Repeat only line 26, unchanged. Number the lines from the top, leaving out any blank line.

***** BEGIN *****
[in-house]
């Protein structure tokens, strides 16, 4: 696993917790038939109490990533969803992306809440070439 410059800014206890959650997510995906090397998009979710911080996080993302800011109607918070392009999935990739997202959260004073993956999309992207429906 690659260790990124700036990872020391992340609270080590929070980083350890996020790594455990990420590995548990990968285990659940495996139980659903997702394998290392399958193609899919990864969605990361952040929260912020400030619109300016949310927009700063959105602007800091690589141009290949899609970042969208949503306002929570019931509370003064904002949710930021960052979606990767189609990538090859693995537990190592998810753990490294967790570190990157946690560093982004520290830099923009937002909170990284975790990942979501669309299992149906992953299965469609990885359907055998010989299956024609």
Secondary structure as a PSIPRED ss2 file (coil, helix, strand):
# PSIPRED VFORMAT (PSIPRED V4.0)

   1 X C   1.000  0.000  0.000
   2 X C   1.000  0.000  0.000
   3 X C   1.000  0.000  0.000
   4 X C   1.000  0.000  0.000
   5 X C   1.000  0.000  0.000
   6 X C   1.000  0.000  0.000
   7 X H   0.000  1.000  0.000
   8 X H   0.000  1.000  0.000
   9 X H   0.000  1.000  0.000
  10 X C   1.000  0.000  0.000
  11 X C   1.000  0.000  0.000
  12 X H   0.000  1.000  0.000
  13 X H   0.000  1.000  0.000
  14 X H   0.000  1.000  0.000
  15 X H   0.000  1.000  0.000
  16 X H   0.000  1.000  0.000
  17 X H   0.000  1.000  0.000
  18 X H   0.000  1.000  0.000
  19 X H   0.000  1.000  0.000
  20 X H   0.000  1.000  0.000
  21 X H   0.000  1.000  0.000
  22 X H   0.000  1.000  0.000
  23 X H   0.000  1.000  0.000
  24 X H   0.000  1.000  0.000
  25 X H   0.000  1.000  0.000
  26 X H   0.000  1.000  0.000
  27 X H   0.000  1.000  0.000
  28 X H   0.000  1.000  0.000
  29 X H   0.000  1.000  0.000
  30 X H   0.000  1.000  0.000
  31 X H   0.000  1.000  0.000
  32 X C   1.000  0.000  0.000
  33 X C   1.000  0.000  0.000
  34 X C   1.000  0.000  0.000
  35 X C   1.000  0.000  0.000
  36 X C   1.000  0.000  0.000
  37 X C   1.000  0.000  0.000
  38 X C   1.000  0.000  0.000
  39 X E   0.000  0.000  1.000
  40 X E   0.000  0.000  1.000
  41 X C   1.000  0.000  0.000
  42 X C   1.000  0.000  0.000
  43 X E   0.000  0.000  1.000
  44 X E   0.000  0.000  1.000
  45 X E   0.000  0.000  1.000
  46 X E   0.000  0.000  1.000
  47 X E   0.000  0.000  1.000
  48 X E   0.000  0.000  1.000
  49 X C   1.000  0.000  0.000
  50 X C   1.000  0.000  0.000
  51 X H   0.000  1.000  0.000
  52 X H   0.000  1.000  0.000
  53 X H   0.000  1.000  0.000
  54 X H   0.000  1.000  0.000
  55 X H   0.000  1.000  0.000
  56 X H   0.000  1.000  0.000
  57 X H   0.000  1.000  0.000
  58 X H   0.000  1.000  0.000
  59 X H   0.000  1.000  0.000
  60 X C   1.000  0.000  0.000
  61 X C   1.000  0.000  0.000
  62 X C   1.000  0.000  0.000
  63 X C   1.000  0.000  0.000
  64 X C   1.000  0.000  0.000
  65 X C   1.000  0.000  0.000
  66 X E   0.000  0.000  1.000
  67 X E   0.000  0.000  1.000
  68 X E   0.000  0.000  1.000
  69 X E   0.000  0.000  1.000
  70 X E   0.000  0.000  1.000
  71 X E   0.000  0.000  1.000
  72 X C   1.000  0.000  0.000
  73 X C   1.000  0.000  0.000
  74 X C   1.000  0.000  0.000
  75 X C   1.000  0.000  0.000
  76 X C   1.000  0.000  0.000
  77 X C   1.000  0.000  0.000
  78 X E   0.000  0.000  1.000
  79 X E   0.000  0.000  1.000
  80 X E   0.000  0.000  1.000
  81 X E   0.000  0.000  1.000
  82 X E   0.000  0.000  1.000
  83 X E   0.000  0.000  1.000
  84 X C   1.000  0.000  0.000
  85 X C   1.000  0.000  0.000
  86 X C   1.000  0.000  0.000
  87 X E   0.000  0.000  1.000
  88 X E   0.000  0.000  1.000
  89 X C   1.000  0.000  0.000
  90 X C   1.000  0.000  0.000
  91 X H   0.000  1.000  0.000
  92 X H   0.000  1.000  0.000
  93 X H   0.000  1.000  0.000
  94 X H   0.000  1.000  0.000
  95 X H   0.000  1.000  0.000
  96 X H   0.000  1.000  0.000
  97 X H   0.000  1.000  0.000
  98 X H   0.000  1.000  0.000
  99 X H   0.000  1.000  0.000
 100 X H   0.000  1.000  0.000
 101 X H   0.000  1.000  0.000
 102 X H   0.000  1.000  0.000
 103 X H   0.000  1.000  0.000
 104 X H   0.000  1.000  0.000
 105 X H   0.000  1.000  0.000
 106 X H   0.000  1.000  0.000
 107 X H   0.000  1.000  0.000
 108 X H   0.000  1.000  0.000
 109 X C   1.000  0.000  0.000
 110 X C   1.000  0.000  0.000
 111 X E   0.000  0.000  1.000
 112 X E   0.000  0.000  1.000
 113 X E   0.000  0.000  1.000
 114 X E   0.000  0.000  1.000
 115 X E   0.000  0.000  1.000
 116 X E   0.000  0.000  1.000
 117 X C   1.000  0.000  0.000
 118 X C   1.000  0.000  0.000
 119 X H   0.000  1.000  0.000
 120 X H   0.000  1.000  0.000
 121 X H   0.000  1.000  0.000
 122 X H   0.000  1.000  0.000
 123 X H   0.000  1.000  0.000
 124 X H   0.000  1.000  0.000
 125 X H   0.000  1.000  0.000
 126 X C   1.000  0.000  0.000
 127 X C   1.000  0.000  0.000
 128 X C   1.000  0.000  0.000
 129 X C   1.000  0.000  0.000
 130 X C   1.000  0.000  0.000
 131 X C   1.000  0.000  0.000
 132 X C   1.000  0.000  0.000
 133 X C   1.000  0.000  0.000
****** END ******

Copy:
  22 X H   0.000  1.000  0.000